The principal concern about buried waste is that it might dissolve in groundwater and contaminate food and drinking water supplies. How dangerous is this material to eat or drink? When first buried, it is highly toxic, and a fatal dose (yielding a 50 percent chance of death) is only 0.01 ounce. However, after 100 years the fatal dose is 0.1 ounce, and after 600 years it is one ounce, making it no more toxic than many common household chemicals and medicines. After 10,000 years a lethal dose is ten ounces.

Some people are frightened on hearing that nuclear waste must be isolated for a few hundred years. But 2,000 feet below earth's surface, things remain essentially unchanged for millions of years. Waste burial plans include measures to delay the release of the waste to the environment for a very long time, yielding near-perfect protection from the short-term (several hundred or thousand years) problem. First, wastes will be buried in rock formations isolated from groundwater and expected to remain so for at least 1,000 years. Second, if water did enter, it would be no more likely to dissolve the waste than the surrounding rock; for the latter the time required is ordinarily millions of years. Third, clay backfill materials surrounding the waste package swell up to seal very tightly when wet, keeping out any appreciable amount of water. Fourth, if groundwater did reach and dissolve some of the waste, these clays would effectively filter radioactive material out of solution before it could escape with the water. Also, waste will be sealed in corrosion-resistant casings that would not dissolve even if soaked in groundwater for many thousands of years. Finally, if radioactivity did reach surface waters, it would be detected easily -- a millionth of the amounts that can be very harmful are readily detected -- and measure could be taken to prevent it from getting into drinking water or food.

With all these safeguards it seems almost impossible for much harm to result during the first few hundred years, while the waste is highly toxic and there is substantial protection over the long term.

It can be helpful to compare radioactive waste with ordinary rock. An average atom of rock has about one chance in a billion per year of escaping into surface waters and one in a thousand of getting into a human body afterward. If these probabilities are combined and applied to buried radioactive waste, the result indicates that the waste would eventually cause 0.02 fatalities per plant-year -- a thousand times less than the health effects of air pollution from coal burning.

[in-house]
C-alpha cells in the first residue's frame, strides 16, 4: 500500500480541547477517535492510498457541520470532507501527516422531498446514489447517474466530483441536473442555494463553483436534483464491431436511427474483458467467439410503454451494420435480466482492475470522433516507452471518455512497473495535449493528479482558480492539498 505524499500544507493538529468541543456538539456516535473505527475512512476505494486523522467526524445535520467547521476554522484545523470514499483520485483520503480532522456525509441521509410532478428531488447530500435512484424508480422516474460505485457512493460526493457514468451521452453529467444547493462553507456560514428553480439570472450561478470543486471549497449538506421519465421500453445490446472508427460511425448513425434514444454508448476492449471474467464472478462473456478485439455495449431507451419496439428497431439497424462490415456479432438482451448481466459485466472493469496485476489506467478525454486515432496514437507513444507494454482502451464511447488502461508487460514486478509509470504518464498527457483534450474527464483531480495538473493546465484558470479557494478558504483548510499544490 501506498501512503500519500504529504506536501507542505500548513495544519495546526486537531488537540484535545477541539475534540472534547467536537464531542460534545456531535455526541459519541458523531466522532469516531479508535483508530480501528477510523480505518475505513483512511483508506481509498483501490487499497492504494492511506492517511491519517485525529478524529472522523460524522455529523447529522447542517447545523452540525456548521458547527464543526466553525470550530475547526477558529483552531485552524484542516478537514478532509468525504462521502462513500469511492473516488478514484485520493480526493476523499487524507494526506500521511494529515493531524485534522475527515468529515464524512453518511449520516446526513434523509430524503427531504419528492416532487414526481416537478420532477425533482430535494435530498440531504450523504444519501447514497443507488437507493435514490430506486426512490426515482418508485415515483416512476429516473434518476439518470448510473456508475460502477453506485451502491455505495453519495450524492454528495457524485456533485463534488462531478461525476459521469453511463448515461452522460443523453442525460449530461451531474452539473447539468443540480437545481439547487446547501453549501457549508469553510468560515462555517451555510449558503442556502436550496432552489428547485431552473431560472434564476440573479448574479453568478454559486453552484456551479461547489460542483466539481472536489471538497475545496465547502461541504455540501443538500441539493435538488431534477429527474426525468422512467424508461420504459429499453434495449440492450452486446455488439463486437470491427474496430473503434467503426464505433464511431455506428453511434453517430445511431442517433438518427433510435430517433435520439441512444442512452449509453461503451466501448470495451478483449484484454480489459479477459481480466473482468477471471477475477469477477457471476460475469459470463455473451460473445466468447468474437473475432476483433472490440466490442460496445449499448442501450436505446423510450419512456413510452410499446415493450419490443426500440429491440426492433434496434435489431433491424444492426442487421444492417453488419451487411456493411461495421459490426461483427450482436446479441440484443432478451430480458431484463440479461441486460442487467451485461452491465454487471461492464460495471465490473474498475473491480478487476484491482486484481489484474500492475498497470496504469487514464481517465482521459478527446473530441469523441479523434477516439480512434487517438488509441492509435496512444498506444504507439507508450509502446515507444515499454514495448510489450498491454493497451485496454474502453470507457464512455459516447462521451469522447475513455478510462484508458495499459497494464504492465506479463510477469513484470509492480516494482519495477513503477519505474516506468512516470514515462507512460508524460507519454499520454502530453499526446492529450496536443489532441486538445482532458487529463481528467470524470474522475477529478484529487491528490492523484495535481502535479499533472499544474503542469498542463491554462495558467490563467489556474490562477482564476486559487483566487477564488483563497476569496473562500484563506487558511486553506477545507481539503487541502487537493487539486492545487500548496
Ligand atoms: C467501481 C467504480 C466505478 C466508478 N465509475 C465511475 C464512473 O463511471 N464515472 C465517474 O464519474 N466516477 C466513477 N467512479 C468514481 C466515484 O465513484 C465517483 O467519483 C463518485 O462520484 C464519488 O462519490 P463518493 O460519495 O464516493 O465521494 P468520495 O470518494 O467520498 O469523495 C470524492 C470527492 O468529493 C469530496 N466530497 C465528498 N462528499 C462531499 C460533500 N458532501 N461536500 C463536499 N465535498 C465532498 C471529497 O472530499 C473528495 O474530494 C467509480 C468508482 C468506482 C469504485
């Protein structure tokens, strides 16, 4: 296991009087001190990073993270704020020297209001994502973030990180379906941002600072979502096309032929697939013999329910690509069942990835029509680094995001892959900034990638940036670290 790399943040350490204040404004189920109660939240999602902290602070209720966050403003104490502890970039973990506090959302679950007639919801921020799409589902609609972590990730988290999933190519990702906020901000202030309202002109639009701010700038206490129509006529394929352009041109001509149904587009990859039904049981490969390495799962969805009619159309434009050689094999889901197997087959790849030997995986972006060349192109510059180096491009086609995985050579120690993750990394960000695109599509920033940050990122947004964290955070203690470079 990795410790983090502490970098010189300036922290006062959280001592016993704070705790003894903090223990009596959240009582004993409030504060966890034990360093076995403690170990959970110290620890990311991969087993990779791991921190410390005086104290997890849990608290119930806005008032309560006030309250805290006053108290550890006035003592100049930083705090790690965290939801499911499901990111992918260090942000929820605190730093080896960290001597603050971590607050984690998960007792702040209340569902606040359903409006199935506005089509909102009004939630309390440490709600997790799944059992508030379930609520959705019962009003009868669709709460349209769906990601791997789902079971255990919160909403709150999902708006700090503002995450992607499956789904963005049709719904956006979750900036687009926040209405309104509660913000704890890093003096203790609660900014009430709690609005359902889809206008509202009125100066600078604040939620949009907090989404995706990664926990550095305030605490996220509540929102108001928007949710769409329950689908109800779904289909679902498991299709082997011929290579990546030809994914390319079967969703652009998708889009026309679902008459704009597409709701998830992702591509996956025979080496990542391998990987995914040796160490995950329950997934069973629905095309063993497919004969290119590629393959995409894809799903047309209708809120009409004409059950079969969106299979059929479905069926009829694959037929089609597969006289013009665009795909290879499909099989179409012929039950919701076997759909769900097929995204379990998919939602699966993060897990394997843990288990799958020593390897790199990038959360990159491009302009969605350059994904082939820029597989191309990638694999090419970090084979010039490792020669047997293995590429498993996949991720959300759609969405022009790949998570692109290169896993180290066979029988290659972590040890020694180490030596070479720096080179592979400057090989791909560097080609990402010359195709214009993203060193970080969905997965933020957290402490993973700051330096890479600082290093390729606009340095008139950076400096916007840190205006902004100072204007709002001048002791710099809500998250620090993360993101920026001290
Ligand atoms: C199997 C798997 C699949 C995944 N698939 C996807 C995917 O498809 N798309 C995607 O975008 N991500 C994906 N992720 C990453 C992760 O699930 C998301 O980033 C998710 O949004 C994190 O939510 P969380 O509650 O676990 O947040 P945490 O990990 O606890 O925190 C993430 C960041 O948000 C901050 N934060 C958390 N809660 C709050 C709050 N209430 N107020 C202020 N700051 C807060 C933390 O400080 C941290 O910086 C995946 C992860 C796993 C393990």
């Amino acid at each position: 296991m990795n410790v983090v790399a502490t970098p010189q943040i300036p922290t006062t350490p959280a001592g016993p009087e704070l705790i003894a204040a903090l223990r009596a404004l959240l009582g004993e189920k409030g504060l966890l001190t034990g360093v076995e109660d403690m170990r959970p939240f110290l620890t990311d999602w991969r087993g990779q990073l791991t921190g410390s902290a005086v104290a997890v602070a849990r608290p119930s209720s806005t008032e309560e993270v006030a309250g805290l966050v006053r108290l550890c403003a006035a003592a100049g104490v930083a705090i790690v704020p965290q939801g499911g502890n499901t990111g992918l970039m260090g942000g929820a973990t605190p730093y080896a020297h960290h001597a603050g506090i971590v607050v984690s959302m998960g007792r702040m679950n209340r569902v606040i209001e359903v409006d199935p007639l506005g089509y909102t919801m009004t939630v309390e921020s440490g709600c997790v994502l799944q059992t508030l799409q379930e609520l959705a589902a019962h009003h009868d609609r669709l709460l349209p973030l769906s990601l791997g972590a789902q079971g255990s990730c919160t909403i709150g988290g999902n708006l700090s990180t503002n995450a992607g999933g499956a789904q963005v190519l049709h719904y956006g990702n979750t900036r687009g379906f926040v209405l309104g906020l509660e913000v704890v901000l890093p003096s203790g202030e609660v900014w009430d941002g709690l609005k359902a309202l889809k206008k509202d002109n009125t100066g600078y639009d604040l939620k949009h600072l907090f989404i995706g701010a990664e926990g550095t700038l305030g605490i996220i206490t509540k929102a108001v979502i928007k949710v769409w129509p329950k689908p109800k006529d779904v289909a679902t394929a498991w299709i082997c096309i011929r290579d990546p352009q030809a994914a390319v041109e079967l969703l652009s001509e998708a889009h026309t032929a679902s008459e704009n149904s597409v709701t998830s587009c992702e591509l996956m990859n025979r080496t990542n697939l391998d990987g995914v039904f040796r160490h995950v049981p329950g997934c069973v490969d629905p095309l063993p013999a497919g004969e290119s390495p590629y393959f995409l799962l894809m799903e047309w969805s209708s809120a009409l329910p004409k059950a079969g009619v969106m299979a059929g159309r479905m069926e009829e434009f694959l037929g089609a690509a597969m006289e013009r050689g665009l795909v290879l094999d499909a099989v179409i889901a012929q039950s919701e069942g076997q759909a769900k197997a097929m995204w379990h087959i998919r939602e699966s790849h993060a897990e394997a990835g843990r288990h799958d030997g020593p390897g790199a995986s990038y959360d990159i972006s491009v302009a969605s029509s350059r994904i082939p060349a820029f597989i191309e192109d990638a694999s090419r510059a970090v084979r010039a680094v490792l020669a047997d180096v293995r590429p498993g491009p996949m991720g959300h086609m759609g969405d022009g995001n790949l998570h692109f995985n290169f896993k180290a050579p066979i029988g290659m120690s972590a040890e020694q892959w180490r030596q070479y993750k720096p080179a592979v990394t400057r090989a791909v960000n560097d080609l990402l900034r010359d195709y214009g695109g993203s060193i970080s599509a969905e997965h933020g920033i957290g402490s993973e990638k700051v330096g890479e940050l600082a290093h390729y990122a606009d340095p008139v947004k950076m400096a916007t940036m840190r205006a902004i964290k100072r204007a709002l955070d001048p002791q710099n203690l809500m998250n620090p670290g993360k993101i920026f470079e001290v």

Rational risk assessment considers alternatives. Nuclear wastes remain radioactive for thousands or even millions of years, but some cancer-causing solid wastes released in coal-burning -- like arsenic, beryllium, cadmium, chromium, and nickel -- last forever. They can be expected to cause about 70 eventual fatalities per plant-year, thousands of times more than nuclear waste. Also, solar electricity technologies require vast amounts of materials, and deriving these requires burning large quantities of coal. The waste from solar technologies are many times more harmful than nuclear wastes. In addition, some solar technologies use large quantities of cadmium, which increases the health consequences considerably.15

Radon Problems 16

Another aspect of nuclear waste may involve important health impacts: the release of radon, a radioactive gas that naturally evolves from uranium. There has been some concern over increased releases of radon due to uranium mining and milling operations. These problems have now been substantially reduced by cleaning up those operations and covering the residues with several feet of soil. The health effects of this radon are several times larger than those from other nuclear wastes, such as the high-level waste discussed above, but they are still much smaller than the effects of coal-burning.

However, a far more important impact of the nuclear industry on radon is that by mining uranium out of the ground, we avert future radon emissions and thus avoid future health impacts. Most of the uranium is mined from deep underground, so one might think the radon could not escape. However, the ground surface is constantly eroding away, so eventually the uranium mined would have been near the surface, where it radon emissions could cause lung cancers. When these effects are calculated, the result is an eventual saving of 450 lives per plant-year operation. This saving is thousands of times larger than the lives calculated to be lost from radioactive waste. Also, coal burning releases small amounts of uranium into the environment, eventually causing 30 fatalities per plant-year through radon released.